All-American is a series that looks at beloved, longstanding North Texas eateries and examines their history while exploring how the food has changed — for the good or bad — over the years.
For chef Brian Luscher, taking ownership of The Grape was like coming home. He’d been chef for about five years under the past owners, and together with his team — Courtney, his wife, along with investors — crafted a business proposal and took over the joint that had been nestled into Greenville Avenue for 35-plus years. Then, the stock market began to crumble like a dry cracker. The effect rippled: Business was yawning just a month and a half after Luscher got the keys. It was around that time that Dallas nearly lost one of its most important restaurants.
“What the hell do we do?” Luscher says, recounting the feeling at the time. At one point, they were down ten of thousands of dollars, often not taking salary. So they dug in. They looked at a crumbling economy and decided to stick to the original vision. They’d make it their story. In 2009, Texas Monthly named their white cheddar-topped brunch burger the best cheeseburger in the entire damn state.
“Had the burger thing not hit, I’m not sure where we’d be,” Luscher says.
Earlier this week, Luscher’s Red Hots, chef Brian’s hot dog joint — a beautiful, mustardy balm of a place that tasted like the fresh, cold air in Chicago — was forced to close. It was a blow to the gut. Many, myself included, felt like a chunk of us, the piece that stored the memories of food that made us goddamn smile, floated off into space like a balloon. The business just wasn't there, Luscher says. So he closed it for good.
“All I want to do is sit on my motorcycle and head west,” Luscher says. He’s kidding, but you can hear the wistful pain of having to shut down a place so near to his heart. “I just want to cook.”
Late in October of this year, the Luschers celebrated The Grape’s 44th year on Greenville avenue. And it’s never been a more important restaurant in Dallas.
The bar twinkles. A couple of hours before closing for the night, I’m at the counter with a gin martini that’s as cold and sheened with ice as a Chicago street, glinting with Boursin cheese (made in-house) stuffed into green olives. I’m remembering why this place is so deeply warming and critical in a food universe that’s inflating — and at times imploding.
The Grape presents honest, simple bistro food, always with style but never with pretension. Warm bread is presented in a basket with a ramekin of marble-white, magnificently creamy butter. The butter, of course, is made in-house, whipped and topped with flakes of Maldon sea salt. Paired with wine, or a crisp-cold martini, it's simple yet elating.
Braised lamb tartines arrive hot, crusty french bread rounds topped with shredded lamb, roasted garlic, sweet onion jam, oven-dried tomatoes and a strong “cambazola” cheese (think Gorgonzola). The lamb is tender and garlicky, and the cheese is funky. The jam and tomatoes cut through the richness, gentle and easy like a canoe through a lake. It’s awesome. It’s food that looks like you’d serve it for friends, after mowing through drinks, teeth stained with wine — yet it tastes like expertise.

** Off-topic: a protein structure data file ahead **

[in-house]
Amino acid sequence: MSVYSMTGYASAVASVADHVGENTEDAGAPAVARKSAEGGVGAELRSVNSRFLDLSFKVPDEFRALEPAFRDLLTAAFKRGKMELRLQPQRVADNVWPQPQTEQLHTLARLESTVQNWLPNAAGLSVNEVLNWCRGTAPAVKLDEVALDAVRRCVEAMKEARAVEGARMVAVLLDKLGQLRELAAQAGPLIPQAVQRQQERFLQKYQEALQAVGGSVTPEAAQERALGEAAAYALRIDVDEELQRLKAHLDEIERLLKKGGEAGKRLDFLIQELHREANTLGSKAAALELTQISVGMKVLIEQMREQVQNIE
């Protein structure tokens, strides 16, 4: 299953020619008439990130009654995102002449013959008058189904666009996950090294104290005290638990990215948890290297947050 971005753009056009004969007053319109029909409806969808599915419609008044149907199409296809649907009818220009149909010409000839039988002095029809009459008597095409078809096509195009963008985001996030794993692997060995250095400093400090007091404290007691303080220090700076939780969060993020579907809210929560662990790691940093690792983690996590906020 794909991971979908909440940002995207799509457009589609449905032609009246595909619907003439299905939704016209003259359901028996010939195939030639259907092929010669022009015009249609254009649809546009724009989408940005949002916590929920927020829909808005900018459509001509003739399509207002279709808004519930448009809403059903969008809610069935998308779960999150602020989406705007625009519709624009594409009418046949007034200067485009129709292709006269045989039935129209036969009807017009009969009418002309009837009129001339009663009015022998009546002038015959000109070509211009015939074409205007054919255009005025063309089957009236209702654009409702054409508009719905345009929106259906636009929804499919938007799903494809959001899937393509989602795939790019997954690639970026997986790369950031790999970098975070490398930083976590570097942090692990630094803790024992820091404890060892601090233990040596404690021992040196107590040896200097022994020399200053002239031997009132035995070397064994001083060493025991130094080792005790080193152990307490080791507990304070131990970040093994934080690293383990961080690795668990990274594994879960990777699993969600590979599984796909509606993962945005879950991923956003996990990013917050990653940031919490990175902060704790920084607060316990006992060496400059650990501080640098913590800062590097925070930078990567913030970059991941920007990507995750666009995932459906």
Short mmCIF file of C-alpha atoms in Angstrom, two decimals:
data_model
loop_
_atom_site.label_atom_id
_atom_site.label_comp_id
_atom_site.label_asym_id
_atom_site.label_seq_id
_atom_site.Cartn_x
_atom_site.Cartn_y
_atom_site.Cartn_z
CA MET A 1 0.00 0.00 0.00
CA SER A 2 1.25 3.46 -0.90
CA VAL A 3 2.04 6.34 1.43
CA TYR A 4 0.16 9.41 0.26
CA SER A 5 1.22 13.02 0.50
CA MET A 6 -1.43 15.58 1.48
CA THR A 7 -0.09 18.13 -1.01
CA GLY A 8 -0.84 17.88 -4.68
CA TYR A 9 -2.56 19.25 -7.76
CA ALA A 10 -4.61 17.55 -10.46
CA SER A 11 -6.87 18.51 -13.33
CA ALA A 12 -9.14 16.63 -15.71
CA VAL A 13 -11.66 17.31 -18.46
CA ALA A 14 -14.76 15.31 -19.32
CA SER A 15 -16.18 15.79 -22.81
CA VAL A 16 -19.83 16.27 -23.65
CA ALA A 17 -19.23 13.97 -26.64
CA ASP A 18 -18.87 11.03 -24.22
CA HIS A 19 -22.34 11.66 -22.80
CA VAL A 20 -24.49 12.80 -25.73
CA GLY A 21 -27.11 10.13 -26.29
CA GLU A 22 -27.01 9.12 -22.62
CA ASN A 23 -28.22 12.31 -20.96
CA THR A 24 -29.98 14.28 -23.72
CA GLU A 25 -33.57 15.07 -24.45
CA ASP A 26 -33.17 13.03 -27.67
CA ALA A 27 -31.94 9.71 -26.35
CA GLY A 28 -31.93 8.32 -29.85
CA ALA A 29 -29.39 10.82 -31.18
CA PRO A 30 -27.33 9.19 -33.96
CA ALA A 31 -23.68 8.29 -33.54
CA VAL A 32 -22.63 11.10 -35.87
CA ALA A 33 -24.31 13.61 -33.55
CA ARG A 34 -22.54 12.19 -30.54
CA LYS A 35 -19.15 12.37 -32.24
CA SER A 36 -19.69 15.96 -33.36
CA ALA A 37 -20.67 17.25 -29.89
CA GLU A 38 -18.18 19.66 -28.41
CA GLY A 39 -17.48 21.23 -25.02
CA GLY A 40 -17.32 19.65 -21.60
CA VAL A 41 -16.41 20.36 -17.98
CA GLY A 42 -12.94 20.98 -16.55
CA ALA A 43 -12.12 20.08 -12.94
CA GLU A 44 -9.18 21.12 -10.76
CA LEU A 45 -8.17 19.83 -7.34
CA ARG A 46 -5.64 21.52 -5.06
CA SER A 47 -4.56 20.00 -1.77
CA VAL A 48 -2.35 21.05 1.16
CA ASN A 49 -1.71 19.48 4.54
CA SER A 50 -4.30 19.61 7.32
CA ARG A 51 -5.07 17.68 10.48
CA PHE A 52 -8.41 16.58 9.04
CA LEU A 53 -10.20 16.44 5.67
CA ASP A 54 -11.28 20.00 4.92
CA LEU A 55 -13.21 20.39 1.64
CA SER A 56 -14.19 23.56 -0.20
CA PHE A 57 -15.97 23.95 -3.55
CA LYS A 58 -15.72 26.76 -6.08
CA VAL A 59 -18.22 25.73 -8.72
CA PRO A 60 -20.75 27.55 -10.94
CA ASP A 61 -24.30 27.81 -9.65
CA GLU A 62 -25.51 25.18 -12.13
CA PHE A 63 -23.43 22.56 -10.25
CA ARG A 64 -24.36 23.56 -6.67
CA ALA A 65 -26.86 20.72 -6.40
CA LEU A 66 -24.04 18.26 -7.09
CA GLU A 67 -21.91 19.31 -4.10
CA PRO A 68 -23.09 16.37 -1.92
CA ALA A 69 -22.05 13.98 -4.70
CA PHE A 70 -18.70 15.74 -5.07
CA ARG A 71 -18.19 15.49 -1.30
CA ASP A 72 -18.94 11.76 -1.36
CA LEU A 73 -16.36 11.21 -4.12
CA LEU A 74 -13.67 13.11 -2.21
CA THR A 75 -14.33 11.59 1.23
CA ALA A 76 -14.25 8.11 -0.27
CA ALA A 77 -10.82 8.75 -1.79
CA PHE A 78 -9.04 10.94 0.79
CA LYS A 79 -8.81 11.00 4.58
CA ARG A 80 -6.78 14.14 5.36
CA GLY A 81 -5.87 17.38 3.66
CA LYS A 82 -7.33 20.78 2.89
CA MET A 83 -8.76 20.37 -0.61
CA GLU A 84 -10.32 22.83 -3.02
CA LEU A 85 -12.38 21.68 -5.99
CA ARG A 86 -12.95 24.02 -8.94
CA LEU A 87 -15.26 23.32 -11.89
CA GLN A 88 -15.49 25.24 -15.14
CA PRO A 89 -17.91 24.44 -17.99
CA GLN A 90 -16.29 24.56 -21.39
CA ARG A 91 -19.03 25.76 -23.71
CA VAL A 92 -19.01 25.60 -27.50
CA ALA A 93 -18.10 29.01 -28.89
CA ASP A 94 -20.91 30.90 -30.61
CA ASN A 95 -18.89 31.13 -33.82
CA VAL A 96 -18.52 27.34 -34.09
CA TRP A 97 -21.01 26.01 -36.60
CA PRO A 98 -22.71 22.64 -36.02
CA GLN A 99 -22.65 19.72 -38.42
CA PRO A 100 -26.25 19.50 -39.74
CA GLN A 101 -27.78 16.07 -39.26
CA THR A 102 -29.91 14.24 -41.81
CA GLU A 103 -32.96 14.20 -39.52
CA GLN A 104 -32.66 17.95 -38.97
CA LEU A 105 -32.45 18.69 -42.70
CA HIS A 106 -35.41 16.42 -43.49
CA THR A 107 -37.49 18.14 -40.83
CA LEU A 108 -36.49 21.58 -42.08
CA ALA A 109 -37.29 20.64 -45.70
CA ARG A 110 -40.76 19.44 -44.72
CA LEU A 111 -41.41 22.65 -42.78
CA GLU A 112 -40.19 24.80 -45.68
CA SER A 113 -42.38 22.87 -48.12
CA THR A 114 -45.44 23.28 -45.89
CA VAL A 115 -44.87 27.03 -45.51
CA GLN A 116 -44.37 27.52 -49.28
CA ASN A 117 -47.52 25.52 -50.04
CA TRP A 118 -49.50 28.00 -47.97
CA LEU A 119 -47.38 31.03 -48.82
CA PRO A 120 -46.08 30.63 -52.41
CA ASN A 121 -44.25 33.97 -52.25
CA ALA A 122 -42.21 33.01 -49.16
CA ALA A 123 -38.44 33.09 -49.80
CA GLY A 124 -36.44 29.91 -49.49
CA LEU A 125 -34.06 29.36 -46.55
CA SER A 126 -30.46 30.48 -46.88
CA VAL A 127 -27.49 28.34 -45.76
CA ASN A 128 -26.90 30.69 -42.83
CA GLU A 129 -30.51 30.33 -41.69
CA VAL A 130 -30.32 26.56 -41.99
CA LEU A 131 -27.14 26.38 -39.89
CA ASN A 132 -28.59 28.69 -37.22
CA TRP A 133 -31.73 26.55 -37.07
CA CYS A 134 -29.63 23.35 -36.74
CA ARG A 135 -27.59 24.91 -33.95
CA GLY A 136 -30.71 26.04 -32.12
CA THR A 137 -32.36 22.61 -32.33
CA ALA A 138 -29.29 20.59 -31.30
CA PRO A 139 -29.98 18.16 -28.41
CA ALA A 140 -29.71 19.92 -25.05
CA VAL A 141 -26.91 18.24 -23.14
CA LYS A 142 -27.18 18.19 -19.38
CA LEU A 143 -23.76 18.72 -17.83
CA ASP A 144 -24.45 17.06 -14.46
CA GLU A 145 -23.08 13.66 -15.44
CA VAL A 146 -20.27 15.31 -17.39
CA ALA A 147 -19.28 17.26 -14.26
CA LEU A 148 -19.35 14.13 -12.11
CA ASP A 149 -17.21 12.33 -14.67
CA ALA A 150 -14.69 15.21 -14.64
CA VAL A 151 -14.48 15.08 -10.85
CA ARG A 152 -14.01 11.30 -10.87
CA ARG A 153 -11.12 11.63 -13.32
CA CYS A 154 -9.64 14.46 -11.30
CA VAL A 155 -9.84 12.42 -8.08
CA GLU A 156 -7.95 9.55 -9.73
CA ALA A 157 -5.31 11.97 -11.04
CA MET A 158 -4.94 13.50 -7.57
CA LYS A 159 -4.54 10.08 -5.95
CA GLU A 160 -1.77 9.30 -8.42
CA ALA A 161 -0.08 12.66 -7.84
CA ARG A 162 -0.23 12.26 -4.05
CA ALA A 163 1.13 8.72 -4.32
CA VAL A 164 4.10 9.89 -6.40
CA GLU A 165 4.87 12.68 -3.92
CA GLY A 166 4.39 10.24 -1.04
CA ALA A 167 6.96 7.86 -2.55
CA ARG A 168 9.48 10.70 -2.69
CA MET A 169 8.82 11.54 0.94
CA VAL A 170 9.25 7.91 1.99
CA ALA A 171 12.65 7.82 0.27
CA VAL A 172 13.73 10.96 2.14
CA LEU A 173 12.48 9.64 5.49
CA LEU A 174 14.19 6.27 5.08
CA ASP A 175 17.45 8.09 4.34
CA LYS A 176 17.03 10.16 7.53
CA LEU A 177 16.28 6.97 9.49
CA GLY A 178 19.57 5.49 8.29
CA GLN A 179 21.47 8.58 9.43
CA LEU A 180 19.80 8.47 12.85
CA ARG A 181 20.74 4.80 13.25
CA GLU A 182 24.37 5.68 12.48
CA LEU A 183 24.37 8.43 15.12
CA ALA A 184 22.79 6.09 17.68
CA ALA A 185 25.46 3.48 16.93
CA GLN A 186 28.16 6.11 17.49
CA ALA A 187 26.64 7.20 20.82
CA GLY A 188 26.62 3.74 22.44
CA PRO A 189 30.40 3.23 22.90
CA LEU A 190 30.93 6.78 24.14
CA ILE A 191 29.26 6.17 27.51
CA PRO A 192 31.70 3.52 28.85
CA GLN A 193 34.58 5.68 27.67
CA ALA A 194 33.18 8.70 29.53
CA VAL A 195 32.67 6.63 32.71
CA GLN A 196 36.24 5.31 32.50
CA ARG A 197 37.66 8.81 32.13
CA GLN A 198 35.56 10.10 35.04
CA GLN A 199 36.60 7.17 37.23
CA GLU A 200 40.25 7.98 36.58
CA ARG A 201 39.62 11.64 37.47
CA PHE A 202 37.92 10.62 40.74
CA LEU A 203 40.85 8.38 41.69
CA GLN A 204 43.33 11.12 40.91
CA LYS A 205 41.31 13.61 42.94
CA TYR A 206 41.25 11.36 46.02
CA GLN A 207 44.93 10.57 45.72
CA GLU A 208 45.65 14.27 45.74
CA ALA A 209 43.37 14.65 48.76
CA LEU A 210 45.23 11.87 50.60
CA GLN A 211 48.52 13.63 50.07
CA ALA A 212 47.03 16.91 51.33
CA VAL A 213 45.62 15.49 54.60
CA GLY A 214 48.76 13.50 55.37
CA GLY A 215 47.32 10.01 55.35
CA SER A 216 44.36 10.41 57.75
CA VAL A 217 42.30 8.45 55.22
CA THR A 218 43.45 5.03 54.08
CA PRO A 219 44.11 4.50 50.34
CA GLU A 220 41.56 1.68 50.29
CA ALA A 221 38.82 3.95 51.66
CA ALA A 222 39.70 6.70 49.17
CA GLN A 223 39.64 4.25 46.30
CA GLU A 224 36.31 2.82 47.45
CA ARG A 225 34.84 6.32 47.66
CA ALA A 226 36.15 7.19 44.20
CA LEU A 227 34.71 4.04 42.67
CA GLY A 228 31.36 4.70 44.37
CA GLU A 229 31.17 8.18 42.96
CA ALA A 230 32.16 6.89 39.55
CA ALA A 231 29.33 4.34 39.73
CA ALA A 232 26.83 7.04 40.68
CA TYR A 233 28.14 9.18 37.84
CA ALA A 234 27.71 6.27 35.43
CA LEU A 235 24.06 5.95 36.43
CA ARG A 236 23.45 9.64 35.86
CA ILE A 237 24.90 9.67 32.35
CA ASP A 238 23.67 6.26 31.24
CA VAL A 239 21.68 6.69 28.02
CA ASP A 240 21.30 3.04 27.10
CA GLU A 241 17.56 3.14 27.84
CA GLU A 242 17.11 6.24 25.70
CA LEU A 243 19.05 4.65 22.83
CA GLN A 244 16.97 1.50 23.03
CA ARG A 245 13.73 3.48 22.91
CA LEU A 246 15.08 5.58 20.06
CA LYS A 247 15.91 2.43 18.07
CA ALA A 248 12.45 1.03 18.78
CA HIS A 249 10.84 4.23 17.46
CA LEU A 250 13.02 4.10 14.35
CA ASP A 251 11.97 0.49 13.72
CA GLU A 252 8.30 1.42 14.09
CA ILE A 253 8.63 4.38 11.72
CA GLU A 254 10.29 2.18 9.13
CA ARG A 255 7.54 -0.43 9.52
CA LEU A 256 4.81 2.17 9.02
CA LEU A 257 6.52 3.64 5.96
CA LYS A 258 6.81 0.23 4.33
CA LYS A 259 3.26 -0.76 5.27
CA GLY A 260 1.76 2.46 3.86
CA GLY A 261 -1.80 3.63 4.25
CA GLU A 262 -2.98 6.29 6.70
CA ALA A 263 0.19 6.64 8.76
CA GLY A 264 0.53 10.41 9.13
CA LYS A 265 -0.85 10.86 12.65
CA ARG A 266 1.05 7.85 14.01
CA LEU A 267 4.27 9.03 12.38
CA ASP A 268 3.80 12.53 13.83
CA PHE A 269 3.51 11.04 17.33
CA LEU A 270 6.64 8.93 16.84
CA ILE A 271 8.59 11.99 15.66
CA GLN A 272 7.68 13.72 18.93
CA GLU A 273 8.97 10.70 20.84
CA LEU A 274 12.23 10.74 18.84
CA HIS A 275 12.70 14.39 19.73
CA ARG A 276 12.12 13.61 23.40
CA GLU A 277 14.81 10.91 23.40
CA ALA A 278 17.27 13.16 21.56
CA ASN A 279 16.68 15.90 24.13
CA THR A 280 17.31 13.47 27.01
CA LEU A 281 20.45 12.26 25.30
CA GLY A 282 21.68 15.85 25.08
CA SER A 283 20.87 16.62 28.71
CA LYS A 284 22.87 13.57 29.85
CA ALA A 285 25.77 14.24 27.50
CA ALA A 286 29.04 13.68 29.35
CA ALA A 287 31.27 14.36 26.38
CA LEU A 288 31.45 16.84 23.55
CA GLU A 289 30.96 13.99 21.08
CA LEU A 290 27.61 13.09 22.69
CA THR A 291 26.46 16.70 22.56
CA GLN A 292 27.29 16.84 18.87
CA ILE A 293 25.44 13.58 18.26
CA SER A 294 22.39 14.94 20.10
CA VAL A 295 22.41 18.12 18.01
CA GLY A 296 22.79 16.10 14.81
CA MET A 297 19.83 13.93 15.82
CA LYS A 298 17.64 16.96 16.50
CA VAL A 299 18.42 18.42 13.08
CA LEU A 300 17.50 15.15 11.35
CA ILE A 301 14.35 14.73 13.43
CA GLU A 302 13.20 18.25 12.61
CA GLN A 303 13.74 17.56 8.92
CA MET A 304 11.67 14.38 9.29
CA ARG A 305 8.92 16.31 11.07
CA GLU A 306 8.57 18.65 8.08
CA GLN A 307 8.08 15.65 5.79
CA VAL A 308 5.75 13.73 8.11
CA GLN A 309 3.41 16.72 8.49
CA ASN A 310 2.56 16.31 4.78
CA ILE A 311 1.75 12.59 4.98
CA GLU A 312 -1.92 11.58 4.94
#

This is the importance of this restaurant and why it needs to live on in our growing city: Like a magnifying glass to sunlight, The Grape focuses the joy of food into a concentrated stream. When you’re sitting at the chair at The Grape, there’s a feeling of candlelit comfort that ensures Dallas diners that food trends without soul aren't going to invade this space. The focus is on food that makes you happy, no matter what lists say is totally hot right now.
“Just because it’s crafted in-house with tweezers doesn’t mean its good,” Luscher says, ranting about the great fallacy of artisan foods. It should be visceral and real, he means. In other words, it should put a huge, raw smile on your face.
“One should not be penalized to dine well,” he says pointedly. He wants rosy cheeks, blushing with wine, and lips glistening from steak fat. The Grape’s food encapsulates that joy. After 44 years, its elegant yet simple bistro dishes still have a rowdy energy to them. After all this time, what more is there to learn about this place?
“We have one of the best wine programs in the city,” Luscher says, talking a price strategy that’s not meant to gouge. A variety of old world meets new.
In front of me, crab cakes land with delicate crescent moons of grapefruit on top, a luscious avocado mousse bedded underneath.
Then, the famous mushroom soup shows up. You know this soup: Loaded with chopped button mushrooms and garlic and fresh thyme and butter, rich with the color of a milk-chocolatey wood, and equally timeless. It is, without a better word, perfect.
And to think, we almost lost it.
The Grape is at 2808 Greenville Ave.
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